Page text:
Paul Malik the handsome Arab, inherited the laundry business from his father who came to live in England in 1948 and started life in Liverpool, He buys his first shop with six old washing machines when he moves to the Arab and Jewish community in Benwell in Newcastle. He notices how the community struggle to wash clothes by hand and sets about opening a laundrette. Des Baldwin, the racial bigot does not like Paul or any other black man or woman for that matter. He works in a garage on waterville road and does fiddle work on the side. There is a knock on his door one evening and a bony faced man in a suit asks if he will repair a friends car. the 1968 Jaguar belongs to Darren Ingles a notorious gangster from the West End of Newcastle. The car has been used in a robbery and has been damaged. Read how Des' gets involved with the mob. The story is set in 1971 and will take you to Manchester, and Tenerife and the Canary islands. This is a story of drug trafficking, Dealing and murder.


72. 72

Secretly they all resented him because of what he had; they wished it was them who had the wealth. Barry didn’t look as old as the rest of his compatriots; he kept himself fit by cycling around. Barry didn’t need to use the launderette his four bed roomed house in Wallsend had two machines one was a drier so his wife Joan could do any amount of washing and get it dry.

He wore expensive clothes and gold jewellery; but Barry was just one of the lads there was no airs and graces with him. What you saw was would you got.


A different young man delivered the shirts from the infirmary for her to do and she was going to refuse to do them after her humiliating date on Saturday evening but she would be cutting her nose off to spite her face. By the way the costs of my services have got up. Would you inform your friends it will now cost them seven pound’s per wash and iron.

“That will be fine I’m sure said the young man.’

“Doctors were well paid she thought; they could afford to spend that kind of money to see some laundry girl slave away in the heat of the afternoon.’

“Was Tim too embarrassed to face me today Jenny asked?’

“No said the red faced doctor; he’s on a different shift.’

“I see, how convenient of him; I guess every woman in the hospital knows that he’s a right prick.’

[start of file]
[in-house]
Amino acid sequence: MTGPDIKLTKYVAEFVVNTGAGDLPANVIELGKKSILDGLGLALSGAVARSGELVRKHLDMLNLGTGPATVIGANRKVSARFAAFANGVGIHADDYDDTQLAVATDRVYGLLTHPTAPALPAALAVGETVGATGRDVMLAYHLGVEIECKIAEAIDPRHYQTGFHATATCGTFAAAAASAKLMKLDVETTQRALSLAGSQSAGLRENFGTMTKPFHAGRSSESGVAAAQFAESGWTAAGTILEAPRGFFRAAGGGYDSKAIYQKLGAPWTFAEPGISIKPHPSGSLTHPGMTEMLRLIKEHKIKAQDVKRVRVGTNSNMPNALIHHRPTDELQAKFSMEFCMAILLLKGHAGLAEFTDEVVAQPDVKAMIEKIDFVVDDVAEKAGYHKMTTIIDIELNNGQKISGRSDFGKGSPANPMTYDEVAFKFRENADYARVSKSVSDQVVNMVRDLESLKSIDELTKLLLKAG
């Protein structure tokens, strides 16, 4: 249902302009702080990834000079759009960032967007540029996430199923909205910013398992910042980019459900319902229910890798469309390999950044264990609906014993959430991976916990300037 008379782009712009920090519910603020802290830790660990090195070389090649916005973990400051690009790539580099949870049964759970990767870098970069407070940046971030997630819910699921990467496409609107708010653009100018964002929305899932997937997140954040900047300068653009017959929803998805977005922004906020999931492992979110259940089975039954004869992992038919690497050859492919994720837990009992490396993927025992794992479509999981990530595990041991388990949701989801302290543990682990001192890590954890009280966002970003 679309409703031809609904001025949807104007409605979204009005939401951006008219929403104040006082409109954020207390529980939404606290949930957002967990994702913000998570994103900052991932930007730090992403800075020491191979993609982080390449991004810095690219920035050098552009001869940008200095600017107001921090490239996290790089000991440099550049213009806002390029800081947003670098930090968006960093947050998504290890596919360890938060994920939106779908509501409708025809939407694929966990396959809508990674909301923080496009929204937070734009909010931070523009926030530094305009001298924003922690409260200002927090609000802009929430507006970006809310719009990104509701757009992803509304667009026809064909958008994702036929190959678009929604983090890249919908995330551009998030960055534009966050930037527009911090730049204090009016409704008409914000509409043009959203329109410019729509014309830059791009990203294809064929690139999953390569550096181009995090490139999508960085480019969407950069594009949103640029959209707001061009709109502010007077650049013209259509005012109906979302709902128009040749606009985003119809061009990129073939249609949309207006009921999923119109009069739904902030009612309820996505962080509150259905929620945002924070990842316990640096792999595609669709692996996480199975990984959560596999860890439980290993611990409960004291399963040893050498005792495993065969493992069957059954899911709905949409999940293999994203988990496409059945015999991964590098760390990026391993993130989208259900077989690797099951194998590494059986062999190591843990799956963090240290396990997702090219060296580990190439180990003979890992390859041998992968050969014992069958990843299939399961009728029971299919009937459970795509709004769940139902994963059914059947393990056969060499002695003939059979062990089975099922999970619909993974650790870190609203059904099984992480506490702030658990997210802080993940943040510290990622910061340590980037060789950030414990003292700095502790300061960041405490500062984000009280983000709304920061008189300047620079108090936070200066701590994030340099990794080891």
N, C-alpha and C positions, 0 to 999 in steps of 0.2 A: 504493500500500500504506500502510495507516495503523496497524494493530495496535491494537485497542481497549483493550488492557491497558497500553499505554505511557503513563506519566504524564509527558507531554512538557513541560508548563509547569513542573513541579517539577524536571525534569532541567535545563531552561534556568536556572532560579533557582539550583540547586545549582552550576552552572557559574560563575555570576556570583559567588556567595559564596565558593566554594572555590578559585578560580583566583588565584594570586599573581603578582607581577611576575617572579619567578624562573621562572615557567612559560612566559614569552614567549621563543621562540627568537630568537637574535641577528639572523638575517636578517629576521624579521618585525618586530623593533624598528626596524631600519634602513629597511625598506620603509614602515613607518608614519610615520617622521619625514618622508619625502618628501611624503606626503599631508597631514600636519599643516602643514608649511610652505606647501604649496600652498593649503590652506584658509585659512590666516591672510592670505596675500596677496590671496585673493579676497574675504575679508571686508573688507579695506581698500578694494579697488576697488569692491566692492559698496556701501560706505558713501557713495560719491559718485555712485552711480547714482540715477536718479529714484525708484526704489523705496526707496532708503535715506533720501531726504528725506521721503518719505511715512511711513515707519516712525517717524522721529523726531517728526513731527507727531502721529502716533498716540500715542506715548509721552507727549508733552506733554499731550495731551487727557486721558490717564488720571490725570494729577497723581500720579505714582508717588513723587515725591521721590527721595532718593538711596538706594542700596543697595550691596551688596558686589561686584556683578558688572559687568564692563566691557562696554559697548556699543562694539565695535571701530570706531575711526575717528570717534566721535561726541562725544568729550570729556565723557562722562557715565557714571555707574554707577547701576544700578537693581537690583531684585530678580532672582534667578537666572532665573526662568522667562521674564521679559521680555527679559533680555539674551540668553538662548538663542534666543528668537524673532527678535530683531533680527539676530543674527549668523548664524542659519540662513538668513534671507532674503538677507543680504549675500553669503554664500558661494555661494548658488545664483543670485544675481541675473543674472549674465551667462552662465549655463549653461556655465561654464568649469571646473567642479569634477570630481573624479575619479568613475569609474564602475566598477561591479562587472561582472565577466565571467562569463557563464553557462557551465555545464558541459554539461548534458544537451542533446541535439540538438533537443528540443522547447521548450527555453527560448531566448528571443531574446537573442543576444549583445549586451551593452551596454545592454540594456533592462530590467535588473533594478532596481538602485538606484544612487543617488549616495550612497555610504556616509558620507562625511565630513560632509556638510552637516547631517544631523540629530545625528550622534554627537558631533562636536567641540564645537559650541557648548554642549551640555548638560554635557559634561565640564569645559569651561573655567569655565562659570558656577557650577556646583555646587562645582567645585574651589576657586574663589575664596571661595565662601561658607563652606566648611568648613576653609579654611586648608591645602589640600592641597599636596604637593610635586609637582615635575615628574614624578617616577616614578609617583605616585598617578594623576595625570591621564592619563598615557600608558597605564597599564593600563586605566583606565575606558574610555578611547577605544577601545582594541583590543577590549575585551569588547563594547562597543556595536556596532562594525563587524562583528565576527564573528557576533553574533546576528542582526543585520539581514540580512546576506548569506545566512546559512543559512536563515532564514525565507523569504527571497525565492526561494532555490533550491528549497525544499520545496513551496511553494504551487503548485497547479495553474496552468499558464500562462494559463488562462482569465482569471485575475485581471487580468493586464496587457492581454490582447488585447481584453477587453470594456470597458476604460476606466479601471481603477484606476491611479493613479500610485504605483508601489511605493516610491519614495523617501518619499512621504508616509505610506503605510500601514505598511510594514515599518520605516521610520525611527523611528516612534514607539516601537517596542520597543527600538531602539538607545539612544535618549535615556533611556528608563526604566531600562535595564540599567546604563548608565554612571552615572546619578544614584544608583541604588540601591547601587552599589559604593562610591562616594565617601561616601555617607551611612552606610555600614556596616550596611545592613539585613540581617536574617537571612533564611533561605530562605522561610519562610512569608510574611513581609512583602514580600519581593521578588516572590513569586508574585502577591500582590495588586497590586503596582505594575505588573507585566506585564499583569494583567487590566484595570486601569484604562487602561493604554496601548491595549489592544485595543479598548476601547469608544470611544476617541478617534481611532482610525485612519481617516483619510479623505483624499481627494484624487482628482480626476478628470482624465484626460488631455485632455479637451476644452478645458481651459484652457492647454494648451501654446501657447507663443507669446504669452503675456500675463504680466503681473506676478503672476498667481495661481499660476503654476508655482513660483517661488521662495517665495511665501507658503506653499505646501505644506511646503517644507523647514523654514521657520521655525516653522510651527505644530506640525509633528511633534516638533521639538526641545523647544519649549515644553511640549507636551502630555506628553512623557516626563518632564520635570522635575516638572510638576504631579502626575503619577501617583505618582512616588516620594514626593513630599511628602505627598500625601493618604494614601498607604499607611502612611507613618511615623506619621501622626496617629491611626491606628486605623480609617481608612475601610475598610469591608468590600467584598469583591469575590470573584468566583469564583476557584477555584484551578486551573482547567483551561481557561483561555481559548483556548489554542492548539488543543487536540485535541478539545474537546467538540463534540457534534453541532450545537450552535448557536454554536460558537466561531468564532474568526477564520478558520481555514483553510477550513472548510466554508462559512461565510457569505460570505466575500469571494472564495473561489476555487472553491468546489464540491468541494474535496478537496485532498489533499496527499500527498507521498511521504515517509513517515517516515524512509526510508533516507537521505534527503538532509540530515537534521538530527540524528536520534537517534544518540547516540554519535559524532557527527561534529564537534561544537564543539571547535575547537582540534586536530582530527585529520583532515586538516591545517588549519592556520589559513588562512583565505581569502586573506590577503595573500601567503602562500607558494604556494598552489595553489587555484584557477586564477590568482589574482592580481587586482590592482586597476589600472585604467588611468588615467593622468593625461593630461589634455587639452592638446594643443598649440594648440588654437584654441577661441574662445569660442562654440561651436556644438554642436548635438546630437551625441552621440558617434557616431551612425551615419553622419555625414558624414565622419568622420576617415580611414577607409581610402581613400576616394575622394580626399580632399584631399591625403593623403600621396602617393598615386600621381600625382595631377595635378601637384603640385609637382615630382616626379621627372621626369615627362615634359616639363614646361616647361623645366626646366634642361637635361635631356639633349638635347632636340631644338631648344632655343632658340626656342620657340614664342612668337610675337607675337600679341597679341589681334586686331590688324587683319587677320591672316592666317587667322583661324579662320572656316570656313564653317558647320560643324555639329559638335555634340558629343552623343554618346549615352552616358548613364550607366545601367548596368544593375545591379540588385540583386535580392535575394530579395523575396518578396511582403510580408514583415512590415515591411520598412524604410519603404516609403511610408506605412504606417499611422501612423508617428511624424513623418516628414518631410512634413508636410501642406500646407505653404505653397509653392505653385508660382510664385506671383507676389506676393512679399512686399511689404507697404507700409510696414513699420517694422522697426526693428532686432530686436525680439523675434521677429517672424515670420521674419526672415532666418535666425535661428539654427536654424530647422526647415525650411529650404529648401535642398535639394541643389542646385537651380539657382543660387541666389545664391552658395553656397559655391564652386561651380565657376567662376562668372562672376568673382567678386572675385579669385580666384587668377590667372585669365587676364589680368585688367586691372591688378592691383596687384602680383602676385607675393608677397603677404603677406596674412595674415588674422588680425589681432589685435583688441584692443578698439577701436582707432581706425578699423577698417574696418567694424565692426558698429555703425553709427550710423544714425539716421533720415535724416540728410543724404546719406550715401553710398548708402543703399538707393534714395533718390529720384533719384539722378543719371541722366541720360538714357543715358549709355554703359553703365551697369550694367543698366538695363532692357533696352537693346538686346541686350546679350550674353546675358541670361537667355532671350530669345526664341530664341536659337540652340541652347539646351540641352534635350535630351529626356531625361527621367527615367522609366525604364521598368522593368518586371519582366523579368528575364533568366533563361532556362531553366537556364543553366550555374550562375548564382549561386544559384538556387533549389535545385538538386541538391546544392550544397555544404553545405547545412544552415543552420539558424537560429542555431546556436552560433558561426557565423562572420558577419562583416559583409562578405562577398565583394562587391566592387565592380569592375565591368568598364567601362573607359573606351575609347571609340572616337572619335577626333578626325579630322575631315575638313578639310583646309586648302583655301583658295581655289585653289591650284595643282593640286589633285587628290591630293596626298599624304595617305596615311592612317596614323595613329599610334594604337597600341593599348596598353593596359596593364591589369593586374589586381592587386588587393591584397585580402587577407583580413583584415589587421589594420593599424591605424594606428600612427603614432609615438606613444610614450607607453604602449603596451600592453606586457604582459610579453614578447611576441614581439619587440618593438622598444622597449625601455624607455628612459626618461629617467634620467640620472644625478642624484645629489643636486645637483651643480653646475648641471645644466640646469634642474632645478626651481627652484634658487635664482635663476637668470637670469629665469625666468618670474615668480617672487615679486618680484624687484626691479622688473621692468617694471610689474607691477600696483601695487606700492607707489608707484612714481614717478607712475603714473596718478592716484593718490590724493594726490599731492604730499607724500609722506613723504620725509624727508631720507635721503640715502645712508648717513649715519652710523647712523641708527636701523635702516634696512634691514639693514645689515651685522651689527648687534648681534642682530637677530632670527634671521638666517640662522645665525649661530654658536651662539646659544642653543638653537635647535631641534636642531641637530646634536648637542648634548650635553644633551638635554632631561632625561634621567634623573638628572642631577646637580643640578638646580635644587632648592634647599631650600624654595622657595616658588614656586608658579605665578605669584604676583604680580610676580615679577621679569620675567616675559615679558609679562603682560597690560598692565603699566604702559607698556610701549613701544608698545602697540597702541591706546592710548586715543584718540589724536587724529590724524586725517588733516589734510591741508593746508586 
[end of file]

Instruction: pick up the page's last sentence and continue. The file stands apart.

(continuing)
“Excuse me.’

“Tim is a prick and doesn’t know how to treat a woman; he asked me out on a date you know; but I should have known that I was just there for him to make fun of.’

“Does he treat all his women that way?

“Actually Tim is gay; didn’t you know?’

“He certainly didn’t come across as a happy bloke to me.’

“The man leant closer and whispered he’s homosexual; we call them gays these days.’

“Why the hell ask me out on a date then?’

“His mother dropped him off and he wanted to show her that he had a girlfriend. You see his parents don’t know about him.’

“So he bats for the other side; now I understand she laughed.’

“Still he had no right to belittle you with his friends, said the young doctor.’

“I can only apologise for my colleague; we are all not like Tim.’

“Thank God for that.’

“Anyway I have a boyfriend now tell him; last Saturday a friend came and picked me up and he told me that he had wanted to ask me out but was afraid that I would reject him. Tell Tim that he is a gentleman and knows how to treat a lady.’

“I am very happy for you.’

“Thank you.’

“Your laundry will be ready to pick up after five today said Jenny as she handed him his receipt.’


“Can we have six cups of coffee Jenny please asked Albert when she was finished talking with the doctor who promptly left?’

Jenny put the kettle on after placing the white shirts into the washer and the blue ones into another.

John Iddo returned with some washing and Jenny hoped that he’d have enough money to do his washing this time as she poured out the coffee for Albert and his friends and brought it over.

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